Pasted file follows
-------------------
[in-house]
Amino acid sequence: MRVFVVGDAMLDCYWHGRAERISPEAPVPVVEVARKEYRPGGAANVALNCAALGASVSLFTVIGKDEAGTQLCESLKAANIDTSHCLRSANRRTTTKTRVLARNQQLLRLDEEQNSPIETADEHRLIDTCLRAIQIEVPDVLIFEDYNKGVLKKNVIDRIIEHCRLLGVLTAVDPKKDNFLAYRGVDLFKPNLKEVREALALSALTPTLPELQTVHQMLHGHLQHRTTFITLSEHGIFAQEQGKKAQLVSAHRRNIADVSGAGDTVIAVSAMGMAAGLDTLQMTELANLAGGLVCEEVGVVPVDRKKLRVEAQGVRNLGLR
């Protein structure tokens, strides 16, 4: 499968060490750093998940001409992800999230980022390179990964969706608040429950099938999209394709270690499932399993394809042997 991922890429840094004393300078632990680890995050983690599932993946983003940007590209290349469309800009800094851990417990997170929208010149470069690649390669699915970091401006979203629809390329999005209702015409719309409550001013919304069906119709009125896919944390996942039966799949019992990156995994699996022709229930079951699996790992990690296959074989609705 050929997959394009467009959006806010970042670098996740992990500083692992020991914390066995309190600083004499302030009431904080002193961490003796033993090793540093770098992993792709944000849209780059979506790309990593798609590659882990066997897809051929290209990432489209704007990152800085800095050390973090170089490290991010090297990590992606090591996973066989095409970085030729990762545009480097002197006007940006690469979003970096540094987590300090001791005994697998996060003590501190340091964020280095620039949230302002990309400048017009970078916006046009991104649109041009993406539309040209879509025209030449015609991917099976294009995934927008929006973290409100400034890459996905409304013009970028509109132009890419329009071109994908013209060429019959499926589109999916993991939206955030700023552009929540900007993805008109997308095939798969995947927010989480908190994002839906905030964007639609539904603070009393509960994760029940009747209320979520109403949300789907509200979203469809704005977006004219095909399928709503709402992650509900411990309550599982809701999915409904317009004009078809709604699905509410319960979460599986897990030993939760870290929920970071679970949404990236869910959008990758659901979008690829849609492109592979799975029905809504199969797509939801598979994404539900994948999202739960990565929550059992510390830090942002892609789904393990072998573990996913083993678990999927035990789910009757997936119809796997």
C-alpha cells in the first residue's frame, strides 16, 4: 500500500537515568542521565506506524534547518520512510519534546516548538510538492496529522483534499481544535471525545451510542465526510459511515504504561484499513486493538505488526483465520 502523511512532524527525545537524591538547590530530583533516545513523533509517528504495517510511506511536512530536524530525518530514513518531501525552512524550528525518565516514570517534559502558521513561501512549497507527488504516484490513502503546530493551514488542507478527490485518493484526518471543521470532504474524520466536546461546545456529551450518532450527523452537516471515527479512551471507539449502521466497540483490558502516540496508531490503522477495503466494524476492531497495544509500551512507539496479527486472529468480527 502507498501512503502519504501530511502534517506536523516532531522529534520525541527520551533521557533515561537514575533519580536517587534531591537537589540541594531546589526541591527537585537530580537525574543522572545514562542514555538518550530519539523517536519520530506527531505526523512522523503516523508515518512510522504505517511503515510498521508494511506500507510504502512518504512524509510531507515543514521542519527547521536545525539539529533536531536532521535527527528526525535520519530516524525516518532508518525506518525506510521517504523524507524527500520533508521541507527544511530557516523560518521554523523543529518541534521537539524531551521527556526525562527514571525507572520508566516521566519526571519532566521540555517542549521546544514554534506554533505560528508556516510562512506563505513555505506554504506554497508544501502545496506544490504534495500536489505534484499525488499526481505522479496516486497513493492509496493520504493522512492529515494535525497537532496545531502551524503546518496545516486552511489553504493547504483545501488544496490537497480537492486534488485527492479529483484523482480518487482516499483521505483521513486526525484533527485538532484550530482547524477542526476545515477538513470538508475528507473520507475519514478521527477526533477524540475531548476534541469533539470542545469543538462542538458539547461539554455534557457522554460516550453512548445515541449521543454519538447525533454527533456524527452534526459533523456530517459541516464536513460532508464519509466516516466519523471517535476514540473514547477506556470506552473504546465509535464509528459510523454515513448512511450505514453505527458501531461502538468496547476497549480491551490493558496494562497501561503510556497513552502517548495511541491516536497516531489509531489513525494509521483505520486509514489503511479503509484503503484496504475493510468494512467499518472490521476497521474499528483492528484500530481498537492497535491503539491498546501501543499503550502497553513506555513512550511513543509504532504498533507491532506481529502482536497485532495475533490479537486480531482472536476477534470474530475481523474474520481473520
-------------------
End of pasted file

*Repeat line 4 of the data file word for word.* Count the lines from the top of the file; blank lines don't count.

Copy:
C-alpha cells in the first residue's frame, strides 16, 4: 500500500537515568542521565506506524534547518520512510519534546516548538510538492496529522483534499481544535471525545451510542465526510459511515504504561484499513486493538505488526483465520 502523511512532524527525545537524591538547590530530583533516545513523533509517528504495517510511506511536512530536524530525518530514513518531501525552512524550528525518565516514570517534559502558521513561501512549497507527488504516484490513502503546530493551514488542507478527490485518493484526518471543521470532504474524520466536546461546545456529551450518532450527523452537516471515527479512551471507539449502521466497540483490558502516540496508531490503522477495503466494524476492531497495544509500551512507539496479527486472529468480527 502507498501512503502519504501530511502534517506536523516532531522529534520525541527520551533521557533515561537514575533519580536517587534531591537537589540541594531546589526541591527537585537530580537525574543522572545514562542514555538518550530519539523517536519520530506527531505526523512522523503516523508515518512510522504505517511503515510498521508494511506500507510504502512518504512524509510531507515543514521542519527547521536545525539539529533536531536532521535527527528526525535520519530516524525516518532508518525506518525506510521517504523524507524527500520533508521541507527544511530557516523560518521554523523543529518541534521537539524531551521527556526525562527514571525507572520508566516521566519526571519532566521540555517542549521546544514554534506554533505560528508556516510562512506563505513555505506554504506554497508544501502545496506544490504534495500536489505534484499525488499526481505522479496516486497513493492509496493520504493522512492529515494535525497537532496545531502551524503546518496545516486552511489553504493547504483545501488544496490537497480537492486534488485527492479529483484523482480518487482516499483521505483521513486526525484533527485538532484550530482547524477542526476545515477538513470538508475528507473520507475519514478521527477526533477524540475531548476534541469533539470542545469543538462542538458539547461539554455534557457522554460516550453512548445515541449521543454519538447525533454527533456524527452534526459533523456530517459541516464536513460532508464519509466516516466519523471517535476514540473514547477506556470506552473504546465509535464509528459510523454515513448512511450505514453505527458501531461502538468496547476497549480491551490493558496494562497501561503510556497513552502517548495511541491516536497516531489509531489513525494509521483505520486509514489503511479503509484503503484496504475493510468494512467499518472490521476497521474499528483492528484500530481498537492497535491503539491498546501501543499503550502497553513506555513512550511513543509504532504498533507491532506481529502482536497485532495475533490479537486480531482472536476477534470474530475481523474474520481473520